The great historian Henry Charles Lea considered the Inquisition "a standing mockery of justice—perhaps the most iniquitous that the arbitrary cruelty of man has ever devised.... Fanatic zeal, arbitrary cruelty and insatiable cupidity rivaled each other in building up a system unspeakably atrocious. It was a system which might well seem the invention of demons."
Here's how it worked: 1. All procedures were kept secret. 2. "Common report" and hearsay were accepted as proof of guilt. 3. The accused was never told of the nature of the charges or allowed legal counsel. 4. Witnesses were kept concealed. 5. Perjurers, excommunicates or children could give evidence. 6. No favorable evidence or character witnesses were permitted. In any case, anyone who spoke for an accused heretic was arrested as an accomplice. 7. Torture was used always, without limit of duration or severity. (Official sources said that torture could be used "only once," but weeks or months of daily torturing were simply described as "continuations.") Even if the accused confessed before torture, the torture was applied anyway, to "validate" the confession. If the accused died under torture, the record stated that the devil broke his neck in prison. 8. The accused was forced to confirm under torture the names of "accomplices" suggested to him by the judges. 9. No accused person was found innocent....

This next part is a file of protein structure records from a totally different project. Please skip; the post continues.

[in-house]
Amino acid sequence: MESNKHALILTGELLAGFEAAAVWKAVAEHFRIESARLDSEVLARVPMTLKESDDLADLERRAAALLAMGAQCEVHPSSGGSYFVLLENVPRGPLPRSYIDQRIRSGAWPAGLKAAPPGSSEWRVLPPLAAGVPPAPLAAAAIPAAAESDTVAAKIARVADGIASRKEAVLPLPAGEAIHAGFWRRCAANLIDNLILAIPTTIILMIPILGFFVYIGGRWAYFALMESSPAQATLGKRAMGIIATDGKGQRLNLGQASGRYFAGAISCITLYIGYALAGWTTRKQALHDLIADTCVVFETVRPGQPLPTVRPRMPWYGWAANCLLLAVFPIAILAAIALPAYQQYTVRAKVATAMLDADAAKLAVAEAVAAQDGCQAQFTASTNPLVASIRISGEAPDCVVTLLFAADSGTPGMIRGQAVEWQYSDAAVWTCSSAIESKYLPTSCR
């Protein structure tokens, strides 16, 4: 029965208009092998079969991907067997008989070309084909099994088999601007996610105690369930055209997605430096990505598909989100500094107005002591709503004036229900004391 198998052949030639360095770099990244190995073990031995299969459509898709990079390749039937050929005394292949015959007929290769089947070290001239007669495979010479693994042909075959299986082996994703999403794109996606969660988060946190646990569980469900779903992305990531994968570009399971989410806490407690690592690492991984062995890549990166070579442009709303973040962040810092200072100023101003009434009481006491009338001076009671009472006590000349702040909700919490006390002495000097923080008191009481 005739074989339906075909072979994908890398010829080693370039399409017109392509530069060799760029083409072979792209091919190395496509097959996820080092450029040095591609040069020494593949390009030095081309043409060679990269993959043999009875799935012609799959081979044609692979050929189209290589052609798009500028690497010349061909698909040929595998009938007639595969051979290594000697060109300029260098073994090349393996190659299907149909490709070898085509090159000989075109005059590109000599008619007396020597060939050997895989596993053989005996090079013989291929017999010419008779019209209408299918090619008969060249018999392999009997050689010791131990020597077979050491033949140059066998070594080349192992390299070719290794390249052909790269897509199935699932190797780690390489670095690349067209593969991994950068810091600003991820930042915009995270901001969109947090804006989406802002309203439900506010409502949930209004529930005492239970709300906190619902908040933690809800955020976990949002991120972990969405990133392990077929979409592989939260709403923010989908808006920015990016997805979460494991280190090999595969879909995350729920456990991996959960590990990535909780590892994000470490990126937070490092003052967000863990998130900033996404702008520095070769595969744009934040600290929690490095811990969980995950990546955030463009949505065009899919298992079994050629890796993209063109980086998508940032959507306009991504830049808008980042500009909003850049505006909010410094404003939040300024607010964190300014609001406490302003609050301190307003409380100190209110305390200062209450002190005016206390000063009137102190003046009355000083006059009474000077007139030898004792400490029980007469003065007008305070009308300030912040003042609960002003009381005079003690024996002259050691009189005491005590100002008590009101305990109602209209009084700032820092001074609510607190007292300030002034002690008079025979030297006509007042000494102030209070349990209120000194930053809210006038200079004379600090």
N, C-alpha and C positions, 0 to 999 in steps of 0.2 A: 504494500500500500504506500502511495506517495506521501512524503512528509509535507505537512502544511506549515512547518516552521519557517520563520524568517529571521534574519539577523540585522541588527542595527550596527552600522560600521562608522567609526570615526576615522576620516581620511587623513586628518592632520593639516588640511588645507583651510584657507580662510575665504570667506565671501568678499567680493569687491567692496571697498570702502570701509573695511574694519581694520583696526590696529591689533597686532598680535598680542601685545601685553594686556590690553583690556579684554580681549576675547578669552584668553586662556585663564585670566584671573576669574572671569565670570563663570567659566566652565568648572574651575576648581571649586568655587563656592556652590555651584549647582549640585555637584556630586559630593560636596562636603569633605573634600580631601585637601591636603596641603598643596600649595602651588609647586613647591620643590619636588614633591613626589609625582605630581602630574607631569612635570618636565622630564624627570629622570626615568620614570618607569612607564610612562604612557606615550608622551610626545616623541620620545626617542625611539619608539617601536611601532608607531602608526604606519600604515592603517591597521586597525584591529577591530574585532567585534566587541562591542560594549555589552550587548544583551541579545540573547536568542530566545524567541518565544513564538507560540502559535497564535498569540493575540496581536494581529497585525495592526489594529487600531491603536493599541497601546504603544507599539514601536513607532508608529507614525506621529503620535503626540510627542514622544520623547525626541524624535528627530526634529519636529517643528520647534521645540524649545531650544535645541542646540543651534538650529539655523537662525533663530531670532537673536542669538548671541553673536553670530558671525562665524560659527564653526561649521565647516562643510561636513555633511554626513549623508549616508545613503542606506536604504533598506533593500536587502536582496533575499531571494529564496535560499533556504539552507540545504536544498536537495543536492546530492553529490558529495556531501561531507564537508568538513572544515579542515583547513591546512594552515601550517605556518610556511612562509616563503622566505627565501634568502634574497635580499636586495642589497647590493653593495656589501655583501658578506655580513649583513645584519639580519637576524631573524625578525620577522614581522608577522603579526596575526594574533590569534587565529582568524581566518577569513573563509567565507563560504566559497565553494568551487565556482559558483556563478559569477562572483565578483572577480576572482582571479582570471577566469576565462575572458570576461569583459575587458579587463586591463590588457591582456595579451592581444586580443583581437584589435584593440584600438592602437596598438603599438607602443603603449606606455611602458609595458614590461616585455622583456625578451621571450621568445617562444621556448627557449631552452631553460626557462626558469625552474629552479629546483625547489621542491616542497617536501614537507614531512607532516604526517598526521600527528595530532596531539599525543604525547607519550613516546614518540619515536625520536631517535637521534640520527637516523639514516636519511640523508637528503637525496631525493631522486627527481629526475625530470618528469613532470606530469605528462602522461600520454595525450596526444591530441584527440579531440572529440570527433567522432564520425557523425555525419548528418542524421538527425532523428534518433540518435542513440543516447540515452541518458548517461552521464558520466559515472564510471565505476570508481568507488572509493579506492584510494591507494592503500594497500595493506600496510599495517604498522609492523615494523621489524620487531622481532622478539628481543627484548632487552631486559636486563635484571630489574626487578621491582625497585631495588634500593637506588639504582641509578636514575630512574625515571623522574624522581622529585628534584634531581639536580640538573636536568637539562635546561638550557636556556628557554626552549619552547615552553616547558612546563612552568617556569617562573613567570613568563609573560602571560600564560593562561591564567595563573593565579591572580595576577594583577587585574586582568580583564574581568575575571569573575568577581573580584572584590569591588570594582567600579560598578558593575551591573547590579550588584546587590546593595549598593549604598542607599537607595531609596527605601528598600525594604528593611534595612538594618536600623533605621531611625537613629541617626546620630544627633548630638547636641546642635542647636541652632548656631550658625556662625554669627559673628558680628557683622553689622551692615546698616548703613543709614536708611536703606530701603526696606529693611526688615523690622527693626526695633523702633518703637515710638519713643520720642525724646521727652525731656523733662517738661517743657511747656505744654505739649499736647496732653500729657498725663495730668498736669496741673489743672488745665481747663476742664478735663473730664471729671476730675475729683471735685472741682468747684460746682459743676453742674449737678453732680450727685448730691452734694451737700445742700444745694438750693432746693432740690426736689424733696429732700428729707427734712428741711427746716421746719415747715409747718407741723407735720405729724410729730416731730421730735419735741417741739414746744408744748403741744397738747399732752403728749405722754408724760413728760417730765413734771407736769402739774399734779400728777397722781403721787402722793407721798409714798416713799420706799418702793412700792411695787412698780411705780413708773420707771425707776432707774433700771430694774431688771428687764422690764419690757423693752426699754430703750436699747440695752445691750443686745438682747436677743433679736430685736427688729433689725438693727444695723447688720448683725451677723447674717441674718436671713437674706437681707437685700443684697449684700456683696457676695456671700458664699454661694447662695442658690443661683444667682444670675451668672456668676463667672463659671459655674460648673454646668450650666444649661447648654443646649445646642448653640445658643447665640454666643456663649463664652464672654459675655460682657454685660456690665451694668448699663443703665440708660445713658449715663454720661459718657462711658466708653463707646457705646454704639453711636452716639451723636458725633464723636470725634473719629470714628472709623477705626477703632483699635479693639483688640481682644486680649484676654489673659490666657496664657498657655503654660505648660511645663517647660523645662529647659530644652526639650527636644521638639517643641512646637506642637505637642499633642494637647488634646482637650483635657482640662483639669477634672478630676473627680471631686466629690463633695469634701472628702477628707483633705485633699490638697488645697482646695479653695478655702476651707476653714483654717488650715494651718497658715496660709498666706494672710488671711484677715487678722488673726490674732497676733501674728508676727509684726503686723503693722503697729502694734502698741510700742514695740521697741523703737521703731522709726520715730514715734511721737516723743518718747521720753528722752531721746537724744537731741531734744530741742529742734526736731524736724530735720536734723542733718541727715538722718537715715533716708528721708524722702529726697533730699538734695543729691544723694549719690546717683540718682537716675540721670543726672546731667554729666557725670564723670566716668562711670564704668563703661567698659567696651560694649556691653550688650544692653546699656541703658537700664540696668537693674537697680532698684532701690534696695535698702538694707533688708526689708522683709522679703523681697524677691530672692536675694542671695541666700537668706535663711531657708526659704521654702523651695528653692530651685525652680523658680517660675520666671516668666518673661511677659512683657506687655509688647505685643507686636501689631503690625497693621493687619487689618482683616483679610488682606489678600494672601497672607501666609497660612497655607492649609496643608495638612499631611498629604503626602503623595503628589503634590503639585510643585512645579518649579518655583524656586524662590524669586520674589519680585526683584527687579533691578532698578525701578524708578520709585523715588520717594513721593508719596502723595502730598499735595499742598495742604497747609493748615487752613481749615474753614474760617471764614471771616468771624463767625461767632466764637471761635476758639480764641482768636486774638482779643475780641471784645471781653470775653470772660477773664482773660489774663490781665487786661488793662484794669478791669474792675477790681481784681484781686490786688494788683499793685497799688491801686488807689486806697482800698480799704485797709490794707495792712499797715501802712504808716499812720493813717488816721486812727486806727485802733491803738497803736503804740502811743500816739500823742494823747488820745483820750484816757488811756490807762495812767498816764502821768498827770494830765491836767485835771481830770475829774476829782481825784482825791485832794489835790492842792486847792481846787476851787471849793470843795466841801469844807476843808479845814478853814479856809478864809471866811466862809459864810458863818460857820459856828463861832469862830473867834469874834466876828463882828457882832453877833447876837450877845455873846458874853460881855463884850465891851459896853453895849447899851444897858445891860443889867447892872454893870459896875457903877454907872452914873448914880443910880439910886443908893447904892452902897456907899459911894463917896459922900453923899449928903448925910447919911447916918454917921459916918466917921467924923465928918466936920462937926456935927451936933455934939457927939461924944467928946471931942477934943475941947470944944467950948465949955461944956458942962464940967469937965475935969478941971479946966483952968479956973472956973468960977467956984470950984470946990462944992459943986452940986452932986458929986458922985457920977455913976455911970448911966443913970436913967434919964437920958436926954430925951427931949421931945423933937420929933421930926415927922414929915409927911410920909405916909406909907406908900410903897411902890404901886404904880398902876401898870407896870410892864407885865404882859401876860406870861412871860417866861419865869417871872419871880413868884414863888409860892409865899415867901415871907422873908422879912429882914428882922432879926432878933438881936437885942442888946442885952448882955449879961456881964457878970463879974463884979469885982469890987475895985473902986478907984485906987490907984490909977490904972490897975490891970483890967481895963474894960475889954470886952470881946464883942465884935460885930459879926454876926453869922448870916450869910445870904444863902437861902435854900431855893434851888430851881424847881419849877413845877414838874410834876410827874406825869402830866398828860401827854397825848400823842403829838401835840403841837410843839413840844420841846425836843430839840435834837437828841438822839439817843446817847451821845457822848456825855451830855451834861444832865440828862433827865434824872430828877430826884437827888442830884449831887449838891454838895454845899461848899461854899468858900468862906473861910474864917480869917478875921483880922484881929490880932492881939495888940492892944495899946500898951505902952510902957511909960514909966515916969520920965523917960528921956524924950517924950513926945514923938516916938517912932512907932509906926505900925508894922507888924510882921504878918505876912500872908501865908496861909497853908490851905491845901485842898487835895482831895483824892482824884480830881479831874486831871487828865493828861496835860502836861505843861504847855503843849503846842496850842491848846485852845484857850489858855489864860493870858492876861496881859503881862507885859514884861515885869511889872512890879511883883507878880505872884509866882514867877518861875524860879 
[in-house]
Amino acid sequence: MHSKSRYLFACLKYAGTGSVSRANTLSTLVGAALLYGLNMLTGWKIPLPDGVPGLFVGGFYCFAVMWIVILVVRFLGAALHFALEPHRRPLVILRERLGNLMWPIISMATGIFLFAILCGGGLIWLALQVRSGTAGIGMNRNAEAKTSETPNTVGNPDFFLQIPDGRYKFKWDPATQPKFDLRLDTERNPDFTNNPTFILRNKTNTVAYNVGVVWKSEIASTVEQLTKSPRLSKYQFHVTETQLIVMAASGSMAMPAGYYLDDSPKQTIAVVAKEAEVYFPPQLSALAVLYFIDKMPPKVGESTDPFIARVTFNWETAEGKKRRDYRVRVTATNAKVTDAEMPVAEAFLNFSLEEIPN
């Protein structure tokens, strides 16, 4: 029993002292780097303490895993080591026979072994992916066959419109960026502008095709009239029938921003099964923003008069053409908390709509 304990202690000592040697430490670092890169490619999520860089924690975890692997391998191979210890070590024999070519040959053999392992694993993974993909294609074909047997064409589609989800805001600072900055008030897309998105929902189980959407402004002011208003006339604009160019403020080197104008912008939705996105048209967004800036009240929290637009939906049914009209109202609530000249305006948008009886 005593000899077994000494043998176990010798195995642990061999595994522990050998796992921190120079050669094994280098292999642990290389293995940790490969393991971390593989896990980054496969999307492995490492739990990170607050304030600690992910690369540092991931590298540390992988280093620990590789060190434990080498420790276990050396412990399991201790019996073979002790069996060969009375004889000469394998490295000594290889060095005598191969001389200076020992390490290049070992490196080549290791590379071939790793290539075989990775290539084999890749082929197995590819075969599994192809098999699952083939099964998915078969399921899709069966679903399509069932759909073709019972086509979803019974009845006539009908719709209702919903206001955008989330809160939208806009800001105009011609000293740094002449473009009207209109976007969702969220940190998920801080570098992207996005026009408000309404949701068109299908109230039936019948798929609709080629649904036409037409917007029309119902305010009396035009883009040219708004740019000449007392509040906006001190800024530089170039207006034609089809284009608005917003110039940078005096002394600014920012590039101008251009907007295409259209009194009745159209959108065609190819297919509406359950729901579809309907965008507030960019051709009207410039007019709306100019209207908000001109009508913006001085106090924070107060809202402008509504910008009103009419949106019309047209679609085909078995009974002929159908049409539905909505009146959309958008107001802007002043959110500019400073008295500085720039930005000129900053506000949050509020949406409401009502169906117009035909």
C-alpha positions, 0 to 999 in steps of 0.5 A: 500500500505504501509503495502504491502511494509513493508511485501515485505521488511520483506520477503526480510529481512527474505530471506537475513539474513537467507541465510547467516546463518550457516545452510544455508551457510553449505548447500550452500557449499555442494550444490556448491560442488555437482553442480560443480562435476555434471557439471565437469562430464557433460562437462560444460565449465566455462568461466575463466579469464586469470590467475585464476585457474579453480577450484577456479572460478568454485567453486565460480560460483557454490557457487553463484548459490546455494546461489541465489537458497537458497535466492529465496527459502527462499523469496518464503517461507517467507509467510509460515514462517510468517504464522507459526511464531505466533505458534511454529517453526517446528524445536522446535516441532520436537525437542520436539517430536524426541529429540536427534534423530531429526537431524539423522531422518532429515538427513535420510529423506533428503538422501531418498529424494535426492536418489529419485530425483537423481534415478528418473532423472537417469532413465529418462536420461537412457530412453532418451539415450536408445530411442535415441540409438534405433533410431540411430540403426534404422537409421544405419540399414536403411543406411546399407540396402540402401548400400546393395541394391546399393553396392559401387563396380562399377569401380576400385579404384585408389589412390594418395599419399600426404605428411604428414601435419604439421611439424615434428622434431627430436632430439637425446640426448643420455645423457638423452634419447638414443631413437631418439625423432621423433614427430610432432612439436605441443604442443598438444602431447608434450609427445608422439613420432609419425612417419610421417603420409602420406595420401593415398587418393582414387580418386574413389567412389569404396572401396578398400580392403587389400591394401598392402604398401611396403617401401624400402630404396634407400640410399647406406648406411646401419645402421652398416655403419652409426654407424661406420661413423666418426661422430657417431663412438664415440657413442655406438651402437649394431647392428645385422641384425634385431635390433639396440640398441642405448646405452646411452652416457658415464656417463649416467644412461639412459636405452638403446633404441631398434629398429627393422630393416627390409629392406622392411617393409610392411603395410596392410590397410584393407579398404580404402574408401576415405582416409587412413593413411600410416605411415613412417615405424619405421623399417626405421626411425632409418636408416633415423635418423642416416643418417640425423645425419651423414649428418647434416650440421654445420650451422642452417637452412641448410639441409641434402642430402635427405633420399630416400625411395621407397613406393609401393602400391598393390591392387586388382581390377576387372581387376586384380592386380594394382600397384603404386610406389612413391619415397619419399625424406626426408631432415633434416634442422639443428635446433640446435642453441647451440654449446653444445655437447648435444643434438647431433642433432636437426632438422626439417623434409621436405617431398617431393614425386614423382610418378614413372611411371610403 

In 1209, Pope Innocent II preached a great crusade against the Albigensians (also called Cathari), which resulted in the extermination of half the population of France. When the papal legate was asked how the crusaders might distinguish the heretics from the faithful, he answered: "Kill them all—God will know his own." It has been written that more than a million people were slaughtered during this crusade. Briffault says, "A people of rare gifts had been tortured, decimated, humiliated, despoiled... The precocious civilization which had promised to lead Europe in the path of culture was gone, and to Italy was transmitted the honour of the Renaissance."
For more, see Man Made God.